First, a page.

This moist Banana Oatmeal Cake is made with bananas and oats. It’s so delicious it might be your new favorite dessert AND breakfast! There are only a few ingredients, which means this cake will be quick and easy to make. And it tastes great too! What are you waiting for? Get baking today!
Whenever I have bananas that are starting to become a little too ripe, I like to make this Banana Oatmeal Cake. It doesn’t last long at my house. Let’s take a quick look at how you can make it with common pantry items.
How To Make Banana Oatmeal Cake
For this sweet and moist cake, you need the following ingredients:
- all-purpose flour
- rolled oats
- baking soda
- unsalted butter
- light brown sugar
- ripe bananas
- vanilla extract
- rolled oats
Preheat your oven to 350 degrees Fahrenheit and lightly spray an 8-inch baking dish with nonstick spray.
Next, combine the flour, oats, baking soda, and salt in a bowl and set the oat mixture to the side.
Cream butter and brown sugar on medium speed of an electric mixer for approximately 3 minutes. Add eggs, one at a time, until it is well combined. Add bananas and vanilla to the butter mixture.
Add the flour mixture to the butter mixture and beat until it is well combined. Try not to over-beat the mixture. Pour the banana cake batter into the prepared baking dish.
Make the crumbly topping by combining rolled oats, brown sugar, melted butter, and cinnamon together until it is crumbly. Sprinkle the cake with the topping mixture and bake for 35 to 40 minutes.
Let the cake cool for 20 to 30 minutes before digging in.
Like bananas? Be sure to check out these other recipes using bananas on Southern Kissed:
- Homemade Banana Pudding – This recipe is southern comfort in a bowl. Impress your family with warm banana pudding topped with homemade meringue.
- Banana Nut Muffins – Bake a batch of these muffins and eat some now and freeze some for later.
- Banana Bread – This recipe uses a special (and easy!) technique to bring out all of the juiciness of bananas to make a moist, delicious loaf.
Banana Oatmeal Cake
- ¾ cup all-purpose flour
- 1 and one-third cup rolled oats
- 1 teaspoon baking soda
- ½ teaspoon salt
- ½ cup unsalted butter softened
- ⅔ cup light brown sugar
- 2 large eggs room temperature
- 1 cup ripe mashed bananas
- 1 teaspoon vanilla extract
- ¾ cup rolled oats
- ⅓ cup cup light brown sugar
- 2 tablespoons butter melted and cooled
- ½ teaspoon cinnamon
- Preheat oven to 350 degrees. Prepare an 8 x 8 baking pan.
- In a medium bowl, combine the flour, oats, baking soda, and salt. Set aside.
- In a large bowl, cream the butter and brown sugar on medium speed of an electric mixer for approximately 3 minutes. Add eggs one at a time until well combined. Add bananas and vanilla.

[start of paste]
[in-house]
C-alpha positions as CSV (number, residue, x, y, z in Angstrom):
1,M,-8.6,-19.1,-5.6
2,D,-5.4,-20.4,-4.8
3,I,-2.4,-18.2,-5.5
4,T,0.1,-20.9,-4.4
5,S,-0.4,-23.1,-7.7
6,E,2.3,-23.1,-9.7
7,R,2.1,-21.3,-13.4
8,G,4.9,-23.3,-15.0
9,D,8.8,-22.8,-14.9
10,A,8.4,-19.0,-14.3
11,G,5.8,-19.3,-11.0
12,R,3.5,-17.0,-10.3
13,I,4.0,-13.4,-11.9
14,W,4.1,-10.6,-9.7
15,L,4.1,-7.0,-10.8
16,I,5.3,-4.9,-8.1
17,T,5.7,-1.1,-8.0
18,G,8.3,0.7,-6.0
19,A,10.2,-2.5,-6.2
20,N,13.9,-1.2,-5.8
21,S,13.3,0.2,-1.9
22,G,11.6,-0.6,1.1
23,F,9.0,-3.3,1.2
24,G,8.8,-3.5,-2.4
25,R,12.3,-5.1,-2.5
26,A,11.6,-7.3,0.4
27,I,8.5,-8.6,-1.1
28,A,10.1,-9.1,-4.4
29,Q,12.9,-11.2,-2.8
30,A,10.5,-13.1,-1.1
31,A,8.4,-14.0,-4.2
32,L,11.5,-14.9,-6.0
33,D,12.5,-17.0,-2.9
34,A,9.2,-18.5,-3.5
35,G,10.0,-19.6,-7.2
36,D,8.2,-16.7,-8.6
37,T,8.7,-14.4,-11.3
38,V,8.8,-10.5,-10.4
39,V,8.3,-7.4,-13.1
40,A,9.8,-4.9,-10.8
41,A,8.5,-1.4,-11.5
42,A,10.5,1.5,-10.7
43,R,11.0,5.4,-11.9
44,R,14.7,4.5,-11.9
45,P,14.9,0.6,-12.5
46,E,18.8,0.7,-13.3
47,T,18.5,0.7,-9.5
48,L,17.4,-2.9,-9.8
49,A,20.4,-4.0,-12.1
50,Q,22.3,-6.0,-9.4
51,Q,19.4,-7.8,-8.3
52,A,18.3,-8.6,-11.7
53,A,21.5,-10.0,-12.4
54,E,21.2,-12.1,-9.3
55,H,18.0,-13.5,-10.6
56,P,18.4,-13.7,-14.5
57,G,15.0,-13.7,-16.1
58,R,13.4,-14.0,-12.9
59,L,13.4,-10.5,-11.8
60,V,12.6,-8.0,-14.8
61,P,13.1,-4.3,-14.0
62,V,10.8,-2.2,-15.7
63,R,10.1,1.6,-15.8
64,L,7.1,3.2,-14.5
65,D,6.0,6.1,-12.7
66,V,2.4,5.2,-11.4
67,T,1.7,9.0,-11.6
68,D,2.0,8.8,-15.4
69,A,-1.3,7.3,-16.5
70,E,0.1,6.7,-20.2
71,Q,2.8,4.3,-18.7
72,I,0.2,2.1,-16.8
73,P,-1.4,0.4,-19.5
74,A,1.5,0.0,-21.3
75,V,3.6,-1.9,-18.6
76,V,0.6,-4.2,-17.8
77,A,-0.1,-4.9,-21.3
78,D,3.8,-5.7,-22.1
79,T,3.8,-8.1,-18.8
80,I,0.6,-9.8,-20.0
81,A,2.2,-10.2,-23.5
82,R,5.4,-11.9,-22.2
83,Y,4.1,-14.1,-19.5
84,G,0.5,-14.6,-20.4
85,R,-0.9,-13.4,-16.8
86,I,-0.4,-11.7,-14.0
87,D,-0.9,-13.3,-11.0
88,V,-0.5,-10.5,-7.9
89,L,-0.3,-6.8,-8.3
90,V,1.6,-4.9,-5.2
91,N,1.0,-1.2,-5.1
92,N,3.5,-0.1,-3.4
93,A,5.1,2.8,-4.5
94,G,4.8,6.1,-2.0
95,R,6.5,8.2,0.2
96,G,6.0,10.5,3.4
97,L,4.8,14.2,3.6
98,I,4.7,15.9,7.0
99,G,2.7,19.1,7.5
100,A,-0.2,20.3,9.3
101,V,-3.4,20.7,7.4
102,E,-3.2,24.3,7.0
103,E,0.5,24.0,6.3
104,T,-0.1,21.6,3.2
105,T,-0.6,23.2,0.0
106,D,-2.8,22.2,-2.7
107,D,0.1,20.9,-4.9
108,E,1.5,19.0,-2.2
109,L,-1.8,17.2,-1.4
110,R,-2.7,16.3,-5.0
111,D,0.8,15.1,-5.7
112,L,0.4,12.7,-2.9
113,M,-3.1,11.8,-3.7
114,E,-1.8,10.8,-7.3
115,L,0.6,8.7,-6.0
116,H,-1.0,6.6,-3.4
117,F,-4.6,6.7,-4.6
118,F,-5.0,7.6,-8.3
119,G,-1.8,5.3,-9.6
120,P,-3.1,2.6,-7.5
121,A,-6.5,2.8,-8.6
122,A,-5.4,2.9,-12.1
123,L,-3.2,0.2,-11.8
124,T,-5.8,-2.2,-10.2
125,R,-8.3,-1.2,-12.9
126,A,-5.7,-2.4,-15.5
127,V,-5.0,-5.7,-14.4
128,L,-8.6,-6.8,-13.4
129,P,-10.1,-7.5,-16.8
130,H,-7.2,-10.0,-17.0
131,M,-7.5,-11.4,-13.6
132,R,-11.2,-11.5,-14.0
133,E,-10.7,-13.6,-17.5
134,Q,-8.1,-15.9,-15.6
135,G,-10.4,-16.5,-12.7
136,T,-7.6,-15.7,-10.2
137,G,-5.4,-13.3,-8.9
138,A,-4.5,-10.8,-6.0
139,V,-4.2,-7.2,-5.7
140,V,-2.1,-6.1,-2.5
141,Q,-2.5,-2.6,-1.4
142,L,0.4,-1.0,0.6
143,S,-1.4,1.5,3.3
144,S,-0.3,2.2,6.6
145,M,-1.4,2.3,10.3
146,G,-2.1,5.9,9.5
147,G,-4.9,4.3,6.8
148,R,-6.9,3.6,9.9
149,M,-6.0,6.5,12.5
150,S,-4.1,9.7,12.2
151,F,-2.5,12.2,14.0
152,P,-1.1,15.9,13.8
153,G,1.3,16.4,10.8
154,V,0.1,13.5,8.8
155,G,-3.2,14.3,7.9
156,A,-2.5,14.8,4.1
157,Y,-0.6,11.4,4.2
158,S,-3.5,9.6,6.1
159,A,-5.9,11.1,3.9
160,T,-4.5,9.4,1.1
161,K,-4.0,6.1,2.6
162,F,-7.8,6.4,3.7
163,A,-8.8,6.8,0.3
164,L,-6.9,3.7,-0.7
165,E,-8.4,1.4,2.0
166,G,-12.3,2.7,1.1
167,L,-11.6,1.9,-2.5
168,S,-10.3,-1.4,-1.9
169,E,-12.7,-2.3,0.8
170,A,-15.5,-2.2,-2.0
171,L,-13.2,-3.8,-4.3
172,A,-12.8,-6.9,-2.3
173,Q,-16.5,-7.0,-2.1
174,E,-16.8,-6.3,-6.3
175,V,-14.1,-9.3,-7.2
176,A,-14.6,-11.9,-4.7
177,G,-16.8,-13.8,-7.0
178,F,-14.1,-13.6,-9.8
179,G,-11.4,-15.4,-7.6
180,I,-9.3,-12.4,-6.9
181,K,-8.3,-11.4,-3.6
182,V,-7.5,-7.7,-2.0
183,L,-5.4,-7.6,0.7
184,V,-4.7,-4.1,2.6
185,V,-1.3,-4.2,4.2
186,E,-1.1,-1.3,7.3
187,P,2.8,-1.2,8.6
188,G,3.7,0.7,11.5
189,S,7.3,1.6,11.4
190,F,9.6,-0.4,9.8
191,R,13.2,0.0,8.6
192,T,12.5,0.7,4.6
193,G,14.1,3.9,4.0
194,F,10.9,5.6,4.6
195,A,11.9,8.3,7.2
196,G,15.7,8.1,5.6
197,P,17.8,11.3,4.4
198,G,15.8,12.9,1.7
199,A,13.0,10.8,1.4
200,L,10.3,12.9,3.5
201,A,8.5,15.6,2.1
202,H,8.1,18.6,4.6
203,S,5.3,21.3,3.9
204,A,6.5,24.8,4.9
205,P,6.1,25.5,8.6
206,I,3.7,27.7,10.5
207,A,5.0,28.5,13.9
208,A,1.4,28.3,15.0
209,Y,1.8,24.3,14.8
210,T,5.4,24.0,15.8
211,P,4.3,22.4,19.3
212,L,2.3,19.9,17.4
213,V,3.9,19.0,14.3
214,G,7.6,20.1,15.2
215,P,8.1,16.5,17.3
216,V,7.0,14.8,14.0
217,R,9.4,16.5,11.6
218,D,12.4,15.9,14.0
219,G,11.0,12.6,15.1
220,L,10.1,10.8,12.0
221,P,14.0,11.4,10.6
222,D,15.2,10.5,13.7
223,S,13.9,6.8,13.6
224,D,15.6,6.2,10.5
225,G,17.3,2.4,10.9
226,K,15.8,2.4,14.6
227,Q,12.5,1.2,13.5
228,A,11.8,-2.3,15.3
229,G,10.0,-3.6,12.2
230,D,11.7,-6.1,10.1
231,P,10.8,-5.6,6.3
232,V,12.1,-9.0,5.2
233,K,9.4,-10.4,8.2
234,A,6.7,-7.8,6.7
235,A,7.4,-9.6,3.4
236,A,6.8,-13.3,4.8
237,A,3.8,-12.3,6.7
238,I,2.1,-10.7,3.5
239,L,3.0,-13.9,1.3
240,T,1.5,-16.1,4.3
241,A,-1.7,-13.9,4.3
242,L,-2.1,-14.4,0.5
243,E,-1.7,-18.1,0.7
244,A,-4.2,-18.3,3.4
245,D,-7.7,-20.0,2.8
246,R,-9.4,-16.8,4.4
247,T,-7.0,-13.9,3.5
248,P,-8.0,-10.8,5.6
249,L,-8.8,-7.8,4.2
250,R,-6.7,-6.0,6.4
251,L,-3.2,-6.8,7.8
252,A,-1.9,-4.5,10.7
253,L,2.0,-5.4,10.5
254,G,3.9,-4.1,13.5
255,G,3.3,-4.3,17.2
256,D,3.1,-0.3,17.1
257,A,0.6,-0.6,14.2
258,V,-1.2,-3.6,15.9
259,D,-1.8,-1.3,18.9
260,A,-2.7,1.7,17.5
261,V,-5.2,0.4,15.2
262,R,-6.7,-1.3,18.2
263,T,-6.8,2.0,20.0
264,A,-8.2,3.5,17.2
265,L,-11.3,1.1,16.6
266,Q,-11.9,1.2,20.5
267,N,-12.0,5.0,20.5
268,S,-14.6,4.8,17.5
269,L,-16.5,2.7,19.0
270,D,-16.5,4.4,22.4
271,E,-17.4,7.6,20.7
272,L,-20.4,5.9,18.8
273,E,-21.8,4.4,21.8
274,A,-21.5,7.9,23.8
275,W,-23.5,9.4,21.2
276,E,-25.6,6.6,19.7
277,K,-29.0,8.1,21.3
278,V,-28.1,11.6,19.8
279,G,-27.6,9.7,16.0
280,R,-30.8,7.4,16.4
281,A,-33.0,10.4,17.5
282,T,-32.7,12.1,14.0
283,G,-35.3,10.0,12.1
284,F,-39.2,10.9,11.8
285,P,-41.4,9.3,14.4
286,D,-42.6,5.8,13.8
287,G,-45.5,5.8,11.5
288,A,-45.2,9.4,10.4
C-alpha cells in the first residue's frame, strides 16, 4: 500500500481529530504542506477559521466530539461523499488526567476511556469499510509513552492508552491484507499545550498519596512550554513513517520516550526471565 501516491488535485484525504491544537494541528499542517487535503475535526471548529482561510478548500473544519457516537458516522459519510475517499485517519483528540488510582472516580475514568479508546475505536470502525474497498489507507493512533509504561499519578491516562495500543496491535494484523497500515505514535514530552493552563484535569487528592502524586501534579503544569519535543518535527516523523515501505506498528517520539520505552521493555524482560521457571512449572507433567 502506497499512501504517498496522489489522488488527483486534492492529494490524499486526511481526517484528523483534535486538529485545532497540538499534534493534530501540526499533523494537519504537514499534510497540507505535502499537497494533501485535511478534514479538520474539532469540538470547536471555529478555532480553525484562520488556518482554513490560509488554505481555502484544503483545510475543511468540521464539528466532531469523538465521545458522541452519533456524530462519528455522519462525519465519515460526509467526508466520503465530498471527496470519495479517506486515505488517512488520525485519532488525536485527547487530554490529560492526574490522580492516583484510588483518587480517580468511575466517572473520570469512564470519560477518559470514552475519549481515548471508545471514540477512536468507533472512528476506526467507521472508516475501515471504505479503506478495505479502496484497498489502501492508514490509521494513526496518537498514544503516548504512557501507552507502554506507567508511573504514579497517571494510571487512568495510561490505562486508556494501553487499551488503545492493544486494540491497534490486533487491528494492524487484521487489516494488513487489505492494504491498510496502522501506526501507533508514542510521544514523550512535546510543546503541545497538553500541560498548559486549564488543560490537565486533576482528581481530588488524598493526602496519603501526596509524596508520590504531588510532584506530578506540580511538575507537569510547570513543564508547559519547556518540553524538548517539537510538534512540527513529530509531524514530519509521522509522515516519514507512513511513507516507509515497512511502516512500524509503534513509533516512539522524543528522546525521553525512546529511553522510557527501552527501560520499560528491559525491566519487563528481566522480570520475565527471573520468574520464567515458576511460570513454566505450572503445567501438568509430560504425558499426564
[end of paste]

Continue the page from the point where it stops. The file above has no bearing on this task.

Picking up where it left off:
- Add the flour mixture, beating until well combined. Pour into prepared pan and set aside.
- For the topping, in a medium bowl combine the rolled oats, brown sugar, melted butter, and cinnamon together until crumbly. Generously sprinkle the cake with the topping mixture.
- Bake for 35 to 40 minutes or until a cake tester inserted into the center of the cake comes out clean. Cool for 20 to 30 minutes.
I received Foods That Harm, Foods That Heal: The Best and Worst Choices to Treat Your Ailments Naturally from Reader’s Digest. The paperback book retails for $19.99 and has 389 pages filled with information about, well, what else – foods that heal and foods that harm.
What I like about the book is that it is divided into three parts. The first section has information on nutrition, vitamins, additives, fats, food safety, organics, pesticides, and more.
So what does that have to do with Banana Oatmeal Cake? Well, read on.
The second part of the book contains foods listed alphabetically and tells you what they are good and bad for. Although we all know that oats are good for us, I thought I would look them up in the book to see what it states. It lists the following as health benefits of oats:
- reduces the risk of heart disease
- manages cholesterol levels
- lowers blood pressure
- prevents diabetes
- helps bowel regularity
- aids weight loss.
For how it harms: blood sugar spike. If you are like me, you want to question that.
I read on and it further explains “Unlike steel-cut or whole oat products, instant oatmeal ranks high on the glycemic load and can cause blood sugar to spike Instant oatmeal can also contain higher levels of sodium, compared to the steel-cut version.”
The third section is categorized according to ailments. Have hypertension? Turn to page 235 and you will see that salty and processed foods are harmful.
Foods that are beneficial are green leafy vegetables, low-fat dairy products, legumes, fruits (especially bananas), nuts and seeds, whole-wheat pasta, carrots, and sweet potatoes. [Hey – this cake has bananas!]
There are tips in the book on eating healthy on the road, eating fast foods, caffeine, and so much more.